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Preah Sihanouk to remove more than 1,000 shophouses for flood mitigation

Ben Sokhean / Khmer Times Share:
Sihanoukville authorities oversee the dismantling of a shophouse. KT/Chor Sokunthea

Preah Sihanouk Provincial Hall will demolish more than 1,000 illegally built shophouses and homes along the banks of canals and on the sidewalks in Sihanoukville to facilitate flood mitigation projects.


Bou Vathana, deputy director of the provincial inter-sector department, said yesterday the authorities plan to widen the canals and tear down the shophouses and homes built on sections which have been earmarked for the projects.

“The projects will affect more than 1,000 homes, some of which will be completely demolished while portions of others which encroach into the project sites will be removed,” he said. “About 300 homes are to be completely torn down.”

Mr Vathana said that provincial governor Kuoch Chamroeun wanted to protect the city from flooding during heavy rains.

“We met the affected residents a month ago to explain the situation and will issue eviction letters before tearing down the houses of those who do not agree to move out on their own,” he added. “Those who have illegally built their houses along the canals have agreed to take down the structures on their own.”

Mr Vathana said Mr Chamroeun is looking into providing social land concessions to those who will be homeless or to those who are poor.

“We have thought about the impact. Unlike what some people say, we care about the difficulties which people are facing,” he added.

Mr Vathana said Provincial Hall believes that flooding in the city will be reduced once the canals are widened.

“If we do not upgrade the drainage system in Sihanoukville, the city will continue to face serious flooding,” he said. “We are not targeting legally built homes but only those in areas which have been measured by the land management officials and were found them to be illegal.”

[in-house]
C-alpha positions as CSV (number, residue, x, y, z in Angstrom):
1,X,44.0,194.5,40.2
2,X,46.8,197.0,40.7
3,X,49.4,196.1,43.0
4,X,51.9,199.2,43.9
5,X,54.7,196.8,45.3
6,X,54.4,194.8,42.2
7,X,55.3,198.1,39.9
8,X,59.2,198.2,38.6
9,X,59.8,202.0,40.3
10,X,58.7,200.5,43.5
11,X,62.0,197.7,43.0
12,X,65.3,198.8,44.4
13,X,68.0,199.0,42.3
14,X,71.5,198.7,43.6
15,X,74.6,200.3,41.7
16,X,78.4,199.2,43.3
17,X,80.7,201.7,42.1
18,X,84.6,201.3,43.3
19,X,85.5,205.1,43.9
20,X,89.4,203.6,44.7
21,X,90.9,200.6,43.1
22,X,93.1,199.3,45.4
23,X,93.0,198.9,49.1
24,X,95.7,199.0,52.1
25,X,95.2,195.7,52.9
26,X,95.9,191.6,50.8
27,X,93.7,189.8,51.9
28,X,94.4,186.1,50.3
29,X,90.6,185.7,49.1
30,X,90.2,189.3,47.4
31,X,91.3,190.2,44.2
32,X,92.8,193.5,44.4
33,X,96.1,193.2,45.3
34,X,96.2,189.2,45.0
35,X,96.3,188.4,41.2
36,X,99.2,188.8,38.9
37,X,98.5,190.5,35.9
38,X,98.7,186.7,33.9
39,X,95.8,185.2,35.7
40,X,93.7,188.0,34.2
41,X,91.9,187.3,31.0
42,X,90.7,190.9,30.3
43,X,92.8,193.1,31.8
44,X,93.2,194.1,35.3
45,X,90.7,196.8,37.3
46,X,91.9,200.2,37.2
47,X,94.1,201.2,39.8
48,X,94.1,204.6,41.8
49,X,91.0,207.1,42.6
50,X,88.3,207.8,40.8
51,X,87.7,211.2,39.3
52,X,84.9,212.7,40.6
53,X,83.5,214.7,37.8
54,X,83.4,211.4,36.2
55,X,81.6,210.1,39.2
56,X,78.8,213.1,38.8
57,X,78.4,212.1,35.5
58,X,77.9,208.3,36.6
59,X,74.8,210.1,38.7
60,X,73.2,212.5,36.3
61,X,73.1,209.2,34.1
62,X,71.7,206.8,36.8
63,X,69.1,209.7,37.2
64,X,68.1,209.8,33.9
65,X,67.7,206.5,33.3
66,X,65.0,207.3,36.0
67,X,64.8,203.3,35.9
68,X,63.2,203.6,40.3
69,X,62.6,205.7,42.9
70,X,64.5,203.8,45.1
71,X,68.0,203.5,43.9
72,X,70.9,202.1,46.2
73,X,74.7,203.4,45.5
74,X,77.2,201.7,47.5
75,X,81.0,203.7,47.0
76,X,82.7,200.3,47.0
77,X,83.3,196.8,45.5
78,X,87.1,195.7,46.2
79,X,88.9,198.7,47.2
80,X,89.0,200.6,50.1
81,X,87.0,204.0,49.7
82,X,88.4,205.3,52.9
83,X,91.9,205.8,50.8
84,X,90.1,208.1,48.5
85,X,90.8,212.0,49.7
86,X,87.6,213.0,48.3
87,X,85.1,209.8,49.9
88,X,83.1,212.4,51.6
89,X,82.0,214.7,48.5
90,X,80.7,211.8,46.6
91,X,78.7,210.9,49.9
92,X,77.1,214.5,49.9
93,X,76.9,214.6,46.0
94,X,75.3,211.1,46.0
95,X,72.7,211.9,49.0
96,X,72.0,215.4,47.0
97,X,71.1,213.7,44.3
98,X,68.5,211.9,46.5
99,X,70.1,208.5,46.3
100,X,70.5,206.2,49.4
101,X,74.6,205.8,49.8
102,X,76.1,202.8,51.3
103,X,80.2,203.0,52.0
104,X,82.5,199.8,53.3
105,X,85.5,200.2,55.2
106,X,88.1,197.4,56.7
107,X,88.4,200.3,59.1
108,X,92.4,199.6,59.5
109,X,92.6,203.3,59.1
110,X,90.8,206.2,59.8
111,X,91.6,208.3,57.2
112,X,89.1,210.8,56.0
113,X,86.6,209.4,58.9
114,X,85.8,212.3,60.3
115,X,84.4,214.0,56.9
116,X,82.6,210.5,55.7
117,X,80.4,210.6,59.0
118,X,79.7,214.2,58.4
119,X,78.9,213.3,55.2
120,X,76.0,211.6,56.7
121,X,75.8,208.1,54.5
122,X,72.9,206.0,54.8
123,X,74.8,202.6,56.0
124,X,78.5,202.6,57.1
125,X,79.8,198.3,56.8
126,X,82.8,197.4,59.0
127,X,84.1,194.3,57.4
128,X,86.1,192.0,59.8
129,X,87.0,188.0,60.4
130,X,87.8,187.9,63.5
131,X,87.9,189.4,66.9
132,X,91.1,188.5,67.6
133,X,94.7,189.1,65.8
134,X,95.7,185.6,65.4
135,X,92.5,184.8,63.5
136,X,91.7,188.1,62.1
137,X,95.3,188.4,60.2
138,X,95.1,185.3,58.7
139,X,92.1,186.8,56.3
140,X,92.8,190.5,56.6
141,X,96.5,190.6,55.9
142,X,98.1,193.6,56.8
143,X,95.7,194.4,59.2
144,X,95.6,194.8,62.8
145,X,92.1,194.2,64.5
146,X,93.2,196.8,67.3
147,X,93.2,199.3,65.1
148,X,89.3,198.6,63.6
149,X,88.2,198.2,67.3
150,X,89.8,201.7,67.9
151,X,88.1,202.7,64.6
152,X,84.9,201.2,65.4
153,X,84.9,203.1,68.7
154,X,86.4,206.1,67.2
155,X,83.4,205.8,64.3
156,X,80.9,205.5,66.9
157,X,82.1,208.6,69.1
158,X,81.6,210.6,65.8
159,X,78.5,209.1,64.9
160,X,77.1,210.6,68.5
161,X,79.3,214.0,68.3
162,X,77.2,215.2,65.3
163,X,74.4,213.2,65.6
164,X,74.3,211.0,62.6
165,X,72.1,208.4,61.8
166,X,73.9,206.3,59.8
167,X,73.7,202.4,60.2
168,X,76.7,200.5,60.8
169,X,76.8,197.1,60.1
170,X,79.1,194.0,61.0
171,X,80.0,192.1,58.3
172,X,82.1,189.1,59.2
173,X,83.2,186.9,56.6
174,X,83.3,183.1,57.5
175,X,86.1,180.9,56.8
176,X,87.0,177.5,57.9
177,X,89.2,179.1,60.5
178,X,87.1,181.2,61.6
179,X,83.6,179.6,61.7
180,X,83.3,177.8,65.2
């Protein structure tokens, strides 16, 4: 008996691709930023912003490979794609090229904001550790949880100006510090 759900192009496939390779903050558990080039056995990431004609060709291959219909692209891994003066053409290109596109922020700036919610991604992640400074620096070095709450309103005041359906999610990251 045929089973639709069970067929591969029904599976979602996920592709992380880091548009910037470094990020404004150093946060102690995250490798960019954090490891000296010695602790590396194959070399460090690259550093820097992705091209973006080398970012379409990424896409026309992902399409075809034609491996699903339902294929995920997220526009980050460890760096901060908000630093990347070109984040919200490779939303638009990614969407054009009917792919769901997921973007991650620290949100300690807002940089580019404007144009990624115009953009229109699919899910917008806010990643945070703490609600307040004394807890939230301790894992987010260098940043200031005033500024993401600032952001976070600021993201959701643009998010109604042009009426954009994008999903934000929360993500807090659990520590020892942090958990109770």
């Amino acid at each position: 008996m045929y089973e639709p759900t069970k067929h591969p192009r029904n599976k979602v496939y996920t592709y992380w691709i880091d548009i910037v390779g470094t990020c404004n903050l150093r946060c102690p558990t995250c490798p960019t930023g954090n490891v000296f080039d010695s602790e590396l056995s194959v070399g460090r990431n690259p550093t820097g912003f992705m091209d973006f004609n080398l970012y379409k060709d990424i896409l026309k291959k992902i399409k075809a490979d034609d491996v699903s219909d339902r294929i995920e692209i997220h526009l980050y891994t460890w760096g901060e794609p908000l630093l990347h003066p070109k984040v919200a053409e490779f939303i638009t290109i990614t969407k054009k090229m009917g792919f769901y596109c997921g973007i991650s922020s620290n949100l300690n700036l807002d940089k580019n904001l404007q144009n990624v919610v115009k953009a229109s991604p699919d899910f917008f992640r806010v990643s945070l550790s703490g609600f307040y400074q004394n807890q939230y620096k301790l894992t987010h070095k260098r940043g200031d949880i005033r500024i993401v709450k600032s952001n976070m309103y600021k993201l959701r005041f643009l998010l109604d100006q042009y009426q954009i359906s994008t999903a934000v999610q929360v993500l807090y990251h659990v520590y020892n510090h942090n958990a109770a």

Floods in the middle of last year inundated parts of Sihanoukville and the province’s Prey Nop district. Two people died and hundreds of homes were damaged.

An excavator demolishes shophouses on the bank of a canal in Sihanoukville. KT/Chor Sokunthea

Provincial Hall announced in August that it will repair and widen canals in the city to alleviate the damage caused by the floods.

Prime Minister Hun Sen in November announced the government will spend $170 million to also tackle waste disposal problems in the city, adding that the Chinese government donated $600 million for the purpose.

Last month local authorities began demolishing the homes of 29 families in the city’s Buon commune but the work was suspended, after seven houses were destroyed, due to strong protests from residents.

Mr Vathana said yesterday the authorities will resume the demolishing of the homes in the commune today after some residents agreed to remove their belongings from their houses.

A joint working group comprising Provincial Hall, land management department, city and commune officials yesterday demolished nearly 20 shophouses along a canal in the city’s Bei commune.

Toem Tevy, 35 who lost her seven metre by eight metre shophouse, said yesterday she is not going to protest against Provincial Hall’s action but urged the authorities to suspend the demolishing.

She said she bought the shophouse in 2005 and previous governors before Mr Chamroeun had allowed her family to stay there.

“I am not against Provincial Hall’s efforts to develop the city. I just want them to give us some compensation,” Ms Tevy said, adding that authorities gave her very short notice to move out.

Pon Sinat, 41, another resident, said yesterday he wants Provincial Hall to consider providing him with a social land concession to build a new house.

“I have lived here for almost 10 years and now they just came and destroyed my shophouse,” he said.

He agreed with Ms Tevy that Provincial Hall should provide social land concession to the residents in exchange for  leaving their homes.

“Our livelihoods are affected after we lost our shophouses,” Mr Sinat said. “I do not know where to go now.”

Cheap Sotheary, provincial coordinator for Adhoc who is monitoring the case, said yesterday that Provincial Hall should have found a solution for the residents first before demolishing their homes in order to avoid criticism from the public.


អជ្ញាធរក្រុងព្រះសីហនុ កំពុងធ្វើការវាយកម្ទេចសំណង់ខុសច្បាប់ ស្ថិតនៅសង្កាត់លេខ ៣ ដែលត្រូវគេចោទប្រកាន់ថា បានសាងសង់នៅលើច្រាំងប្រឡាយបង្ហូរទឹក ជាហេតុបង្កជាទឹកជំនន់ដល់ទីប្រជុំជនក្រុង។KT/ ប៊ិន សុខហ៊ាន

Posted by ខ្មែរថាមស៍ – Khmer Times on Sunday, 2 February 2020

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